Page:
2. In Gorges Ch. de la Gravelle on 17 hectares of “le gabbro” or volcanic rock under a layer of 40 cm. clay gives much more citrus high mineral “chablis-like” styling.
3. In Monnieres Le Grand Fief de la Cormeraie (organic since 2010) has “le gneiss” of sedimentary rock.

Various cuvees are made parcel by parcel on their fine lees right up to bottling. Also impressed that the natural acidity and minerality in their wines allow fabulous aging. Tried 2010, 2007, 2000, and 1996 of 100 year old vines Comte de Saint Hubert low yields 25hl/ha all still fresh and vibrant but more complexity depth and texture now. Most wines selling at 8-12 euros per bottle and the two oldest only 15 & 20 euros each – a bargain. Since 2002 aging some as long as 5 years on the lees and a Cuvee Excellence of 60-100 year old vines showing stronger aromative range with yellow fruits perfect at 15+ years of aging. Younger wines never racked so have a small amount of CO2 giving “perlant” slighty fizzy fresh perfect as an aperitif or with fish – or the abundant oysters and mussels grown here. Recommend!


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5 authentic and patriotic dishes to enjoy for the Fourth of July

July 3rd, 2015

5 authentic and patriotic dishes to enjoy for the fourth of July

By Joseph Temple

Tomorrow is Independence Day!  And what better way to celebrate the birth of America than by preparing some dishes that our Founding Fathers loved to eat.  In previous posts, we’ve documented that during the revolutionary period, patriots were quite fond of Madeira, whiskey and hard cider throughout the thirteen colonies.  But what did they pair with these drinks while they wrote the Declaration of Independence or prepared for the Battle of Saratoga?  Have a look below to see five dishes you might want to consider making if you’re looking to commemorate a truly authentic 4th of July! Cheers.


Turkey dish

Did you know that instead of a bald eagle as the national emblem of the United States, Ben Franklin wanted it to be a turkey?  That’s probably because in the dense forests surrounding the revolutionary city of Philadelphia, wild turkeys were in abundance and an easy source of food for colonists.  Additionally, the turkey according to Franklin symbolized early America because it “minds his own business, respecting the rights of others.”  But if you’re not up to cooking an entire bird like you would for Thanksgiving and Christmas, how about some BBQ turkey legs or turkey pot pie for your patriotic gathering?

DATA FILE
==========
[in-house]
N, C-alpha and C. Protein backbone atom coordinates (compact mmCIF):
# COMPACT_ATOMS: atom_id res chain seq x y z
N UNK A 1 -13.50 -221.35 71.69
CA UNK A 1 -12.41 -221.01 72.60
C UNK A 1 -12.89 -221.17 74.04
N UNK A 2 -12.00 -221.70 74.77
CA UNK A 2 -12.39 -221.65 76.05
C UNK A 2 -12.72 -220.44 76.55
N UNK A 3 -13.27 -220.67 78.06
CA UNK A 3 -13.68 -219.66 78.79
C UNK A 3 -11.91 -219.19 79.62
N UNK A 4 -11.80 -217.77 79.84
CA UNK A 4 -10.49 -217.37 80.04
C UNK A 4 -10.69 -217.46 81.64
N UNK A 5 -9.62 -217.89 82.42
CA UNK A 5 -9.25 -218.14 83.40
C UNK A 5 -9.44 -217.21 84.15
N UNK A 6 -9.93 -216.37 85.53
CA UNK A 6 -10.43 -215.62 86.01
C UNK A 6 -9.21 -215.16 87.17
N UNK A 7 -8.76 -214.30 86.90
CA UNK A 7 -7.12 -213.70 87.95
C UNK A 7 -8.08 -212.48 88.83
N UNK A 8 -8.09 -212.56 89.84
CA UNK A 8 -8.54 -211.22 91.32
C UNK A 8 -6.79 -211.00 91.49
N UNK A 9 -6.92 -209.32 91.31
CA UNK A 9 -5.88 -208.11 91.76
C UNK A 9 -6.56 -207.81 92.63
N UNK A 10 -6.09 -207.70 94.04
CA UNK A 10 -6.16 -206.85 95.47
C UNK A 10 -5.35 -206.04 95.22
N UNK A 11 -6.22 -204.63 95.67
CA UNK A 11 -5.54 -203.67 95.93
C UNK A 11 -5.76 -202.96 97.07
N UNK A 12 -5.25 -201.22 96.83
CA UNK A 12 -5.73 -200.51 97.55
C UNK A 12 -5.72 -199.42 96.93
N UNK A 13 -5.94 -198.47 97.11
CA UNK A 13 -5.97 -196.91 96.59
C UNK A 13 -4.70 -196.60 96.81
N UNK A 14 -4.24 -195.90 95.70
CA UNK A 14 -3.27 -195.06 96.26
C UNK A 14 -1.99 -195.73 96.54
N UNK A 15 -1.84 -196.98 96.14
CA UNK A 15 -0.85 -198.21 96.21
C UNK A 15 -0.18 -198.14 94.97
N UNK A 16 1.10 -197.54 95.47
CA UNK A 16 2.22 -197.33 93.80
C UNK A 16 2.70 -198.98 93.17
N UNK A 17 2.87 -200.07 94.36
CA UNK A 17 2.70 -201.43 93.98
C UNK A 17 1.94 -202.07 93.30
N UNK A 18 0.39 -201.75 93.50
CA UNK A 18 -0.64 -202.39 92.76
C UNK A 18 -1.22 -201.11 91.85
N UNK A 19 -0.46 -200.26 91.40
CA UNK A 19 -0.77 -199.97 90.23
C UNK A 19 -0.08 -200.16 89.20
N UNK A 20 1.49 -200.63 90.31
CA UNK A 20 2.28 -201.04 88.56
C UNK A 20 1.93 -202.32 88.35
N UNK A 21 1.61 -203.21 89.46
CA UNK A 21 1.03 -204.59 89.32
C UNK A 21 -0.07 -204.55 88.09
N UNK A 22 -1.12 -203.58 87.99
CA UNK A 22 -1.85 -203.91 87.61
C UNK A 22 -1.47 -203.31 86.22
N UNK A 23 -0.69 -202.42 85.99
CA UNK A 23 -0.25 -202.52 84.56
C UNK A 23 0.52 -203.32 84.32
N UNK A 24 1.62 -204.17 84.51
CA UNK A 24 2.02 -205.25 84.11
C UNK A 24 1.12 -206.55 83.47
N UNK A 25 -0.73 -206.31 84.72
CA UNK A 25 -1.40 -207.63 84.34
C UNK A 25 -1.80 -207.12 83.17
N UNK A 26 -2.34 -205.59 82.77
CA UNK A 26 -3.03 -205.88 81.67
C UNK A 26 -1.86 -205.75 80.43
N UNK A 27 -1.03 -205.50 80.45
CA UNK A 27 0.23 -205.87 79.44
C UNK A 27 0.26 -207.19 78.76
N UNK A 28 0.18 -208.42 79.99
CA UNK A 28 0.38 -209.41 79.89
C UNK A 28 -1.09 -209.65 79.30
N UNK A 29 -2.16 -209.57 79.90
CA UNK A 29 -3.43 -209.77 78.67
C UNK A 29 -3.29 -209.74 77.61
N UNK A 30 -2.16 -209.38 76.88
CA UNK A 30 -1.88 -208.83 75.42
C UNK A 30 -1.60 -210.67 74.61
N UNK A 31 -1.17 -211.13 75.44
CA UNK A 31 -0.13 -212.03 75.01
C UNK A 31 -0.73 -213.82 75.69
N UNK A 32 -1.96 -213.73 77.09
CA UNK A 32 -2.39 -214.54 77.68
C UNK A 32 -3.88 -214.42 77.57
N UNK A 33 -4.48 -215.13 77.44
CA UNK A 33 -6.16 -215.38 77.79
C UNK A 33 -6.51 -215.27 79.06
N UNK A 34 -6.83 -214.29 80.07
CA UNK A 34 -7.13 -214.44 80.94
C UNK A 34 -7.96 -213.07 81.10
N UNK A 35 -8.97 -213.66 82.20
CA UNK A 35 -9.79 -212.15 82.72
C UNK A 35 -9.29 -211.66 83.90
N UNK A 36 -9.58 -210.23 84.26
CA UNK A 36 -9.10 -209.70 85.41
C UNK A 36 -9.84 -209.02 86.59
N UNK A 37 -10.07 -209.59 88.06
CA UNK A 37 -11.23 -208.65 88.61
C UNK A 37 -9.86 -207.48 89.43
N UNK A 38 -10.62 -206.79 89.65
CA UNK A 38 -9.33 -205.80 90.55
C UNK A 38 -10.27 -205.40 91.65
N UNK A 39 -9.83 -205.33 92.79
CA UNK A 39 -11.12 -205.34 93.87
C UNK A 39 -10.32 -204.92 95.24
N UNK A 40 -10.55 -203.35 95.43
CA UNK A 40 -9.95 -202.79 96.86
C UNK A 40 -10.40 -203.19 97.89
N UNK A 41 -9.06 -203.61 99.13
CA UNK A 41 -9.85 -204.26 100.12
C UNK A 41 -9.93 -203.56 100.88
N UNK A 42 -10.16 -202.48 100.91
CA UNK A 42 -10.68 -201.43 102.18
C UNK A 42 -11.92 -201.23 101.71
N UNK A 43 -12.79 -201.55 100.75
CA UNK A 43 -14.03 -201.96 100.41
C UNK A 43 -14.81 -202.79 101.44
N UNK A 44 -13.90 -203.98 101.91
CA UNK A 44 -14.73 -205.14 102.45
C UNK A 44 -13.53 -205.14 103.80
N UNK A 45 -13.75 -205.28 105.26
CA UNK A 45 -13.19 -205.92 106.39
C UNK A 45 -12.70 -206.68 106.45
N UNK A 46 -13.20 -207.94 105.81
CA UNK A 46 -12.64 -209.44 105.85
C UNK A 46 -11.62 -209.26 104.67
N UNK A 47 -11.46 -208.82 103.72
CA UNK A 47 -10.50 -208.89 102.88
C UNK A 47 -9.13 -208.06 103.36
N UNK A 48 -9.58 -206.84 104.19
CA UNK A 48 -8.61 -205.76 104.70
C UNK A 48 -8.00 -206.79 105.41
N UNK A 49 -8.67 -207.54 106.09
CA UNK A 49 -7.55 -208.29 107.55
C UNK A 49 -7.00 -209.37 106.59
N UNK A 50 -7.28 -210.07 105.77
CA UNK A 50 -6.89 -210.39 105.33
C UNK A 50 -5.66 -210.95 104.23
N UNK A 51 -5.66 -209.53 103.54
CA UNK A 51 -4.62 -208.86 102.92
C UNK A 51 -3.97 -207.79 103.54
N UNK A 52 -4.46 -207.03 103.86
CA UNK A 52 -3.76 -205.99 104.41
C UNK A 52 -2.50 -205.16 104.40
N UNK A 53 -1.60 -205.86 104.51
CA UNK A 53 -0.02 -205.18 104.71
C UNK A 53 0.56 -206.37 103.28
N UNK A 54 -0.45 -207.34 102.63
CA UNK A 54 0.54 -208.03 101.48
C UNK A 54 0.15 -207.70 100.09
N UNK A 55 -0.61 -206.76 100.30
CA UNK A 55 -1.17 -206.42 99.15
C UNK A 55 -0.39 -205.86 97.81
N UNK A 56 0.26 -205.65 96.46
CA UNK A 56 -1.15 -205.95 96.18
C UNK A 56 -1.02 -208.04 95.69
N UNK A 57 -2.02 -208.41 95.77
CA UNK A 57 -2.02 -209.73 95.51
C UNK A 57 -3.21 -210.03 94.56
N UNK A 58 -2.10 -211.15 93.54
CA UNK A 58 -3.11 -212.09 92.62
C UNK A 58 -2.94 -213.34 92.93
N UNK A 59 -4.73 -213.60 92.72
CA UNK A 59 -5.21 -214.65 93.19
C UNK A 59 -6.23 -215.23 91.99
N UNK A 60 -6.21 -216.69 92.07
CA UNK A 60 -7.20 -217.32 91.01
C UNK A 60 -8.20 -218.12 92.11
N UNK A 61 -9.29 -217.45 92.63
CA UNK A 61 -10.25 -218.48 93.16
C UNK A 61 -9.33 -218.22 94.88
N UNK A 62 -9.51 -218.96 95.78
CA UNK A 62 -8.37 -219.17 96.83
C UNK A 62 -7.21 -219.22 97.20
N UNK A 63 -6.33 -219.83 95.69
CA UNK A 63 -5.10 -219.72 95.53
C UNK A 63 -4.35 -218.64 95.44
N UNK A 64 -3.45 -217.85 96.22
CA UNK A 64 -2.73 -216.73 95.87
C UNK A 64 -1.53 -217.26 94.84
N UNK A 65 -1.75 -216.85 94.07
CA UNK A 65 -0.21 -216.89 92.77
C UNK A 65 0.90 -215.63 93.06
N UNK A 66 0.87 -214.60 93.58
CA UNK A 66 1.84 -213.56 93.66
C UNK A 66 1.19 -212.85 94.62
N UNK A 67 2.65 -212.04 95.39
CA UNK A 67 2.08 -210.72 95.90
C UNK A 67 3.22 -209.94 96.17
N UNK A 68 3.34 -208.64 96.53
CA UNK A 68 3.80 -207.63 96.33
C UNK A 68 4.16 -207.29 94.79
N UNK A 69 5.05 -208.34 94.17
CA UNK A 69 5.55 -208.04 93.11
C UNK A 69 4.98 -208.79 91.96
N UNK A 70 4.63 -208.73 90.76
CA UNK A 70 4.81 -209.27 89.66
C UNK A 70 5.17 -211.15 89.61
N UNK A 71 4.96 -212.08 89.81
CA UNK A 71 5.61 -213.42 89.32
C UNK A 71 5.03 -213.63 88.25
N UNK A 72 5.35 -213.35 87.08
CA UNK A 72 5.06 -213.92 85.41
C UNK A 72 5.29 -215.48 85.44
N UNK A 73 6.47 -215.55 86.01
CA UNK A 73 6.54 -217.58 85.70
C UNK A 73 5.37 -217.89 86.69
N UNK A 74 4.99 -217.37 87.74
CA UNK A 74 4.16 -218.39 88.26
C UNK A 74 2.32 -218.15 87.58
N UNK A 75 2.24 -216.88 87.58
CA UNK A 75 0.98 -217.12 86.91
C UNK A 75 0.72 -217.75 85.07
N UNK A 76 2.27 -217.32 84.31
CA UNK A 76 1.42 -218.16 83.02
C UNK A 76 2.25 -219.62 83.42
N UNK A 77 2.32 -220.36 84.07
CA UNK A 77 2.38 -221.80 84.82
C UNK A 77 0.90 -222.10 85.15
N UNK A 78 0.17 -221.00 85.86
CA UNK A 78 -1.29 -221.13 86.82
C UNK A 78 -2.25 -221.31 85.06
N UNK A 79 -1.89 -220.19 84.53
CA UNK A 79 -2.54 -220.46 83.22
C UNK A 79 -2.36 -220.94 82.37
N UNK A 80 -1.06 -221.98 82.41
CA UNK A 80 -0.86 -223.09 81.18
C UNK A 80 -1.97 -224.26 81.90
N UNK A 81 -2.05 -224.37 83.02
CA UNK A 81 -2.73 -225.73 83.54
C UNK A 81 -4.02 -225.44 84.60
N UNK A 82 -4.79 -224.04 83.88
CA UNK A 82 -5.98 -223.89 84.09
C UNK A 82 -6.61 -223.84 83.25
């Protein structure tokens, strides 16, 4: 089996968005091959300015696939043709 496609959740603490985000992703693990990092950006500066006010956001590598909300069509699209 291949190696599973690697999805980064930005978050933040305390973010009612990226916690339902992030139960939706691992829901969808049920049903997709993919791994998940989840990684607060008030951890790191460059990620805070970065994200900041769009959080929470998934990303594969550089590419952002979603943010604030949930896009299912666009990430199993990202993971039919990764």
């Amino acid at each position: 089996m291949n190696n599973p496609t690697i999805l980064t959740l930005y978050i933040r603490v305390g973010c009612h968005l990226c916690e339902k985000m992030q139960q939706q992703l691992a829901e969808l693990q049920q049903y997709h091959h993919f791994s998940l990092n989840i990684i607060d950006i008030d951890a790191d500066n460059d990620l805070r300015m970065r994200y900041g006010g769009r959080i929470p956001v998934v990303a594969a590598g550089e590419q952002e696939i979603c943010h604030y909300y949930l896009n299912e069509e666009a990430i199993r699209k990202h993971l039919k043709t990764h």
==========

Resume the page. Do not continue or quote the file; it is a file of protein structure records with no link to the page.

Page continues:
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Roasted pig

If game bird isn’t really your thing, you might want to consider roasting an entire pig this Fourth of July.  Just like turkey, there was no shortage of swine roaming the streets of Boston, Philadelphia and New York during colonial times.   In fact, pigs became an important trade item before and after independence, being shipped in mass to the Caribbean.  So how about cooking up some luau style pig for your summer festivities?
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African Slaves bought pepper pot soup to the American colonies

Brought to the thirteen colonies by African slaves arriving in Philadelphia, this heavily spiced West Indian recipe traditionally consisted of tripe, pig’s feet, fish, vegetables and hot peppers spread like wildfire.  The dish known by many as “Philadelphia pepper-pot” became so popular that General George Washington requested it to raise the morale—and the temperature—of his troops fighting at Valley Forge in 1777.  To modernize the dish, try replacing the tripe with spicy chicken sausage.